The sun may be dimming, temporarily. Don't panic; Earth is not going to freeze over. But will the resulting cooling put a dent in the global warming trend?
A periodic solar event called a "grand minimum" could overtake the sun perhaps as soon as 2020 and lasting through 2070, resulting in diminished magnetism, infrequent sunspot production and less ultraviolet (UV) radiation reaching Earth — all bringing a cooler period to the planet that may span 50 years.
The last grand-minimum event — a disruption of the sun's 11-year cycle of variable sunspot activity — happened in the mid-17th century. Known as the Maunder Minimum, it occurred between 1645 and 1715, during a longer span of time when parts of the world became so cold that the period was called the Little Ice Age, which lasted from about 1300 to 1850.
But it's unlikely that we'll see a return to the extreme cold from centuries ago, researchers reported in a new study. Since the Maunder Minimum, global average temperatures have been on the rise, driven by climate change. Though a new decades-long dip in solar radiation could slow global warming somewhat, it wouldn't be by much, the researchers' simulations demonstrated. And by the end of the incoming cooling period, temperatures would have bounced back from the temporary cooldown. [Sun Storms: Incredible Photos of Solar Flares]
Sunspots, which appear as dark patches on the solar surface, form where the sun's magnetic field is unusually strong, and the number of sunspots waxes and wanes in a cycle that lasts about 11 years, fueled by fluctuations in the sun's magnetic field.
But during the late 17th century, the sun's spots all but disappeared. This episode corresponded with a period of exceptional cold in parts of the world, which scientists have explained as being connected to the changes in solar activity.
Sunspot activity was high in 2014 and has been dipping ever since, as the sun moves toward the low end of its 11-year cycle, known as the solar minimum, NASA reported in June 2017. But a pattern of ever-decreasing sunspots over recent solar cycles resembles patterns from the past that preceded grand-minimum events. This similarity hints that another such event may be fast approaching, the researchers reported in the study.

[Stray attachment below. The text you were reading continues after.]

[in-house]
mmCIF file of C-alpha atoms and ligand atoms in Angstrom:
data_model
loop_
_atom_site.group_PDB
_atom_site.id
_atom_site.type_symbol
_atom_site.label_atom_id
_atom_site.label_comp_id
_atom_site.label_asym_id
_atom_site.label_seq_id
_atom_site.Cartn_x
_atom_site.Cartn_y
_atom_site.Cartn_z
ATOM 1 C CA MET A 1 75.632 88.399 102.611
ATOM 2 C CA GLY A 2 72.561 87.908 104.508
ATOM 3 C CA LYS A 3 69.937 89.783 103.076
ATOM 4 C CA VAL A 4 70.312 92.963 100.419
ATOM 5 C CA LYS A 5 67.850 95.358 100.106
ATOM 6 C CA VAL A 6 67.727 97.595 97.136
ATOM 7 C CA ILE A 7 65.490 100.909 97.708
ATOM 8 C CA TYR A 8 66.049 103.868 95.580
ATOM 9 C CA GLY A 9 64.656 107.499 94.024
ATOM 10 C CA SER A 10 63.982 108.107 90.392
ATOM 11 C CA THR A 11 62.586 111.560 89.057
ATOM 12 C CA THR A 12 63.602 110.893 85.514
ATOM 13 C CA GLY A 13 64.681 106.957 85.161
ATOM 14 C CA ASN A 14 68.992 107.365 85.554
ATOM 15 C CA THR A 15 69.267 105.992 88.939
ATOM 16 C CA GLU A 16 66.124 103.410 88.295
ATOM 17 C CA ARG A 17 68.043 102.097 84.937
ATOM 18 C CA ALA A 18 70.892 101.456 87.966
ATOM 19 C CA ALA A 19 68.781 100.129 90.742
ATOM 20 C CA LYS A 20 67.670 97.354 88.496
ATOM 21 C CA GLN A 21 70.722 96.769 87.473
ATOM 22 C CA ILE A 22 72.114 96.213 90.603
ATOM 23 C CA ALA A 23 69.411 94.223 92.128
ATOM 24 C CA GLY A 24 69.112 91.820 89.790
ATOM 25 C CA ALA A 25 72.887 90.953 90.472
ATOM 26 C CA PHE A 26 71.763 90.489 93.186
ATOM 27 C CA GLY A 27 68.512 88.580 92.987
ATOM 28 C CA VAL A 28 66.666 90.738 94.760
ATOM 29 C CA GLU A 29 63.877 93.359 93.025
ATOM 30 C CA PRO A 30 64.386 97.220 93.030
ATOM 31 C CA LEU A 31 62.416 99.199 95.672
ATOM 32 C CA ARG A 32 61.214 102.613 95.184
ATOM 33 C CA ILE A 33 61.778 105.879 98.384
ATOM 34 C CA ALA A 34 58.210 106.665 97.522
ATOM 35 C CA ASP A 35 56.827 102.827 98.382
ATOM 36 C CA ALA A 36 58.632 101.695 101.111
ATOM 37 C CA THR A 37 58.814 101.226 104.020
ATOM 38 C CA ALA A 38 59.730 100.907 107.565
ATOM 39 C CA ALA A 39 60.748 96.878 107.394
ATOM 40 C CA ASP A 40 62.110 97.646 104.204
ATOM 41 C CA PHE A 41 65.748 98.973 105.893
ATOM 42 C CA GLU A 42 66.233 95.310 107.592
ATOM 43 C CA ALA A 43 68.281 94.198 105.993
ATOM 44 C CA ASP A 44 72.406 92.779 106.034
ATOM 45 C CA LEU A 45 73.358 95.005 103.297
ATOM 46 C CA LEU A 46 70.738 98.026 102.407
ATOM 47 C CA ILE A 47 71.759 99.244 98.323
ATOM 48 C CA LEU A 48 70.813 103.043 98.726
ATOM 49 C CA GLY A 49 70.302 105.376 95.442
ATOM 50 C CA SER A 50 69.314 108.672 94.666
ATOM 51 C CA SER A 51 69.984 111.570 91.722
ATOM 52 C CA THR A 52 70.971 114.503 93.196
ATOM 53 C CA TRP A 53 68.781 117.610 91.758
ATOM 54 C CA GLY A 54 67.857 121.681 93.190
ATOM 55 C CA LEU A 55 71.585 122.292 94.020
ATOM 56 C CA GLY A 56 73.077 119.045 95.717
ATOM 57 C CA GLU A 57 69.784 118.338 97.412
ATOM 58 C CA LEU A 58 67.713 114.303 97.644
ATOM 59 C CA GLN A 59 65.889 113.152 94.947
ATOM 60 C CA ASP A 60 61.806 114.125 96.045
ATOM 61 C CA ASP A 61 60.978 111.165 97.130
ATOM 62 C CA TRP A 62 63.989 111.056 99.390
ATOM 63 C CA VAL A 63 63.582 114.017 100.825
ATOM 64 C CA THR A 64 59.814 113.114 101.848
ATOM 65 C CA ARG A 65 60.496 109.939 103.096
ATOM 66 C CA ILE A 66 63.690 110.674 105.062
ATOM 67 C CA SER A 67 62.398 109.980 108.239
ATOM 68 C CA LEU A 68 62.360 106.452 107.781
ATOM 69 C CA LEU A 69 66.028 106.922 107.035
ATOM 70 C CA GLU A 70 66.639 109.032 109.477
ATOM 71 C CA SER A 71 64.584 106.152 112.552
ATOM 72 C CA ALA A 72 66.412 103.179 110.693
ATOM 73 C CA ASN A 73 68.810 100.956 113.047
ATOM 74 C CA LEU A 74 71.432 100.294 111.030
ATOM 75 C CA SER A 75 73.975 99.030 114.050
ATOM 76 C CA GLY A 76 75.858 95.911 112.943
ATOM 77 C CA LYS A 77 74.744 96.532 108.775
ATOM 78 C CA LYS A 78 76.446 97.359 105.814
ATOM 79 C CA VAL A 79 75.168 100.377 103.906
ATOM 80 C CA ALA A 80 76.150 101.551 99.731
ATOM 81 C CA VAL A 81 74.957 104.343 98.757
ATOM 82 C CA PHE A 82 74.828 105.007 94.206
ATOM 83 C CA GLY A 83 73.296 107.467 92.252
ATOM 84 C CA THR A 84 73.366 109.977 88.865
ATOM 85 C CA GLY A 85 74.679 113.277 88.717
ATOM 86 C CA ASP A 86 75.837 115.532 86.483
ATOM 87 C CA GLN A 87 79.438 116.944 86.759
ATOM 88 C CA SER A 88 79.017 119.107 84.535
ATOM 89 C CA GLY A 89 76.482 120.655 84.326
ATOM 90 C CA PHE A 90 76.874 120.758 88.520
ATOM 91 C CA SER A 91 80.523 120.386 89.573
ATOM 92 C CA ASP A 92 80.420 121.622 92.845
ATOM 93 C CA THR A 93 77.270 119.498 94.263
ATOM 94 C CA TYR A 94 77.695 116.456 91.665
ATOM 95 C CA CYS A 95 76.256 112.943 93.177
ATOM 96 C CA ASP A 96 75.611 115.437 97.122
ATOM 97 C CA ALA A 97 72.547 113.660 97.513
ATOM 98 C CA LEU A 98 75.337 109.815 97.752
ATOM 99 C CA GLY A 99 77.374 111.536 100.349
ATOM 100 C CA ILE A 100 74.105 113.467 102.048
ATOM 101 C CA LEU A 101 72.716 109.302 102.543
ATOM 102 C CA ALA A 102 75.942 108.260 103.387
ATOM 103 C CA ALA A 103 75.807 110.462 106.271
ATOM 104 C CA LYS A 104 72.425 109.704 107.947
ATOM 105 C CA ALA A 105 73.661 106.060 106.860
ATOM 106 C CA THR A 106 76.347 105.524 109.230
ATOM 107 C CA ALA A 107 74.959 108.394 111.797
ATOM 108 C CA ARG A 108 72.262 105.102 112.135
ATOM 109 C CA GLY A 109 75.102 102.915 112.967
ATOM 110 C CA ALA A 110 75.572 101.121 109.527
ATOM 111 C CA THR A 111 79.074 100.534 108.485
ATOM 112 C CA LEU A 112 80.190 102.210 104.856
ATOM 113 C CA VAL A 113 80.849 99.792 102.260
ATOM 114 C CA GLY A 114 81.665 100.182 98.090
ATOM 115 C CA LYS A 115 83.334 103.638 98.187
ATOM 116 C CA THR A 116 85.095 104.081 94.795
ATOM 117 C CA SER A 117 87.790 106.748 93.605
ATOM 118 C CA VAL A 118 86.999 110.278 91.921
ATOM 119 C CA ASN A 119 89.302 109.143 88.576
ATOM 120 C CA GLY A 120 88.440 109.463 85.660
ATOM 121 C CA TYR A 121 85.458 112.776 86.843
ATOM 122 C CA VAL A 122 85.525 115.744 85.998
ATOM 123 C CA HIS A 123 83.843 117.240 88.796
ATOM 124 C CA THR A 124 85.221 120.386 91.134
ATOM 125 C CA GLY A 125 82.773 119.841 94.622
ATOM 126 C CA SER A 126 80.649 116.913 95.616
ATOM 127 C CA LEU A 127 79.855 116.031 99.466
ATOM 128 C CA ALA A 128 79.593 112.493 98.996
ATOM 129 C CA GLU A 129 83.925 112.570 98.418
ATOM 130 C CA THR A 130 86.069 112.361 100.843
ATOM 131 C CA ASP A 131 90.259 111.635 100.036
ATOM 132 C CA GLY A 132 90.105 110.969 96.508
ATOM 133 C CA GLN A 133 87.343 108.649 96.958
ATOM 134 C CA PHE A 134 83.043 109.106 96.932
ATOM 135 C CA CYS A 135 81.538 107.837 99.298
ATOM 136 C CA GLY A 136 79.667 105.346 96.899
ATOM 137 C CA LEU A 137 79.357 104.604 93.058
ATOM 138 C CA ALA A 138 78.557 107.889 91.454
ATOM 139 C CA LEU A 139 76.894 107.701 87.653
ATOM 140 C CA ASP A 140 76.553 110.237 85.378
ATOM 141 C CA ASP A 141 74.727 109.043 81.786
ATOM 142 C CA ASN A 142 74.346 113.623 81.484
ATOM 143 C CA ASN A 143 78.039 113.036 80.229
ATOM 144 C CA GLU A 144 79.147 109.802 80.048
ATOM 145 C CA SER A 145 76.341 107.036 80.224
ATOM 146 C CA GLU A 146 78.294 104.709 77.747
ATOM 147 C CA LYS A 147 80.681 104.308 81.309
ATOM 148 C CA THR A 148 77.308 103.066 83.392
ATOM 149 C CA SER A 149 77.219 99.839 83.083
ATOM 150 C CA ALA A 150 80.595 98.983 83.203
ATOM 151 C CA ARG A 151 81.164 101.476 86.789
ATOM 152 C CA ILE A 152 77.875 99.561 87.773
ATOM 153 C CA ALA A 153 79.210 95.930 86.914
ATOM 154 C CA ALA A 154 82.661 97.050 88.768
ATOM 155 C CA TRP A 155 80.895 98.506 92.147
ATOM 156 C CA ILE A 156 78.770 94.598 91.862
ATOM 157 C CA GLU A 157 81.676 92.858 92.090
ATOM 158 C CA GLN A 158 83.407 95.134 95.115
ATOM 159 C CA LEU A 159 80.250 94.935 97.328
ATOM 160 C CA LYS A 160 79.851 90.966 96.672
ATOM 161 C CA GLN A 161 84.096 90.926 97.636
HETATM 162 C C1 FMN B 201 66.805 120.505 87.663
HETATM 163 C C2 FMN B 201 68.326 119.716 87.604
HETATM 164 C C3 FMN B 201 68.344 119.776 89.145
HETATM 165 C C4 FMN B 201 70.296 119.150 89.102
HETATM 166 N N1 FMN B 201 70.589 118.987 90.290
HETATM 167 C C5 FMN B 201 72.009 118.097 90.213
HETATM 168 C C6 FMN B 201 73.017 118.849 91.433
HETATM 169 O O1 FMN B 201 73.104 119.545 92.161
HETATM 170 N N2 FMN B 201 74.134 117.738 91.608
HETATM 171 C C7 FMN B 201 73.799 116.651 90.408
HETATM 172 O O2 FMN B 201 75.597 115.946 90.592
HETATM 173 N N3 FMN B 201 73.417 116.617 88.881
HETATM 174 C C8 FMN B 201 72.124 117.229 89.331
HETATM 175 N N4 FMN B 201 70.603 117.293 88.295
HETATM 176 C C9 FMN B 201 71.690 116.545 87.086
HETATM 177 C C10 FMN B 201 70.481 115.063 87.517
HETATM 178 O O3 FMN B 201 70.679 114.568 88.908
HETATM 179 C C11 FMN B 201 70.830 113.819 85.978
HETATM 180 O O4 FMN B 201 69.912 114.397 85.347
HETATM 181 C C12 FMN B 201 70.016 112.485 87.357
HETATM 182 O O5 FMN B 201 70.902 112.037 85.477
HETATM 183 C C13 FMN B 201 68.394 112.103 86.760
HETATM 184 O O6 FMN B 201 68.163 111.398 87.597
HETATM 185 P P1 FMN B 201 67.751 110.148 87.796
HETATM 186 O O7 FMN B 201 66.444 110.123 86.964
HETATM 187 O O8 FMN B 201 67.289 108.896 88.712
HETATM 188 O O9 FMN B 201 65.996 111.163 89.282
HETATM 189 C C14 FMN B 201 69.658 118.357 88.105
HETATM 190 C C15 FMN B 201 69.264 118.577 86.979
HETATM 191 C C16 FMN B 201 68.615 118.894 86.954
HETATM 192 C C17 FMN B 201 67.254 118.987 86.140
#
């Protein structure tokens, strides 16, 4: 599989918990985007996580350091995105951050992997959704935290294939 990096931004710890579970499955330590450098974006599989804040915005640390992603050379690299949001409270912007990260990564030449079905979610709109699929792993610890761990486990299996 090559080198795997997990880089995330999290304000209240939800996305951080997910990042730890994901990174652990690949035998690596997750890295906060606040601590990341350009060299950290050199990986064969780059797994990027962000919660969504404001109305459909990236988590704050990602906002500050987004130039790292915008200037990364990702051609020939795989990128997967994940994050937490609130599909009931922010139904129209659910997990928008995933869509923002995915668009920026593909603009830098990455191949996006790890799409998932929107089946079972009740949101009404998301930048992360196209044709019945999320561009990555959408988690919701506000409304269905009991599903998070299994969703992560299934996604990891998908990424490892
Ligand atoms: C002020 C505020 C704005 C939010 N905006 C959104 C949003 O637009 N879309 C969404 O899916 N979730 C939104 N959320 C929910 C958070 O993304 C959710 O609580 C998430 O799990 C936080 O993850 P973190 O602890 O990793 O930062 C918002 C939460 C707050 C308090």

And the scientists have estimated how intense such an event might be, by analyzing close to 20 years of data recording radiation output from stars that follow cycles similar to that of our sun. Solar radiation output typically drops during a normal solar minimum, though not enough to disrupt climate patterns on Earth. However, UV radiation output during a grand minimum could mean activity plummets by an additional 7 percent, the researchers wrote in the study. As a result, air temperatures on Earth's surface would cool by as much as several tenths of a degree Fahrenheit (a change of a half-degree F is the equivalent to about three-tenths of a degree Celsius) on average, according to the study.
The study's findings will help scientists create more accurate climate model simulations, to improve their understanding of the complex interplay between solar activity and climate on Earth, particularly in a warming world, the study's lead author, Dan Lubin, a research physicist with the Scripps Institution of Oceanography at the University of California, San Diego, said in a statement.
"We can therefore have a better idea of how changes in solar UV radiation affect climate change," he said.
The findings were published online Dec. 27, 2017, in The Astrophysical Journal Letters.
Original article on Live Science.
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Mindy Weisberger is an editor at Scholastic and a former Live Science channel editor and senior writer. She has reported on general science, covering climate change, paleontology, biology, and space. Mindy studied film at Columbia University; prior to Live Science she produced, wrote and directed media for the American Museum of Natural History in New York City. Her videos about dinosaurs, astrophysics, biodiversity and evolution appear in museums and science centers worldwide, earning awards such as the CINE Golden Eagle and the Communicator Award of Excellence. Her writing has also appeared in Scientific American, The Washington Post and How It Works Magazine.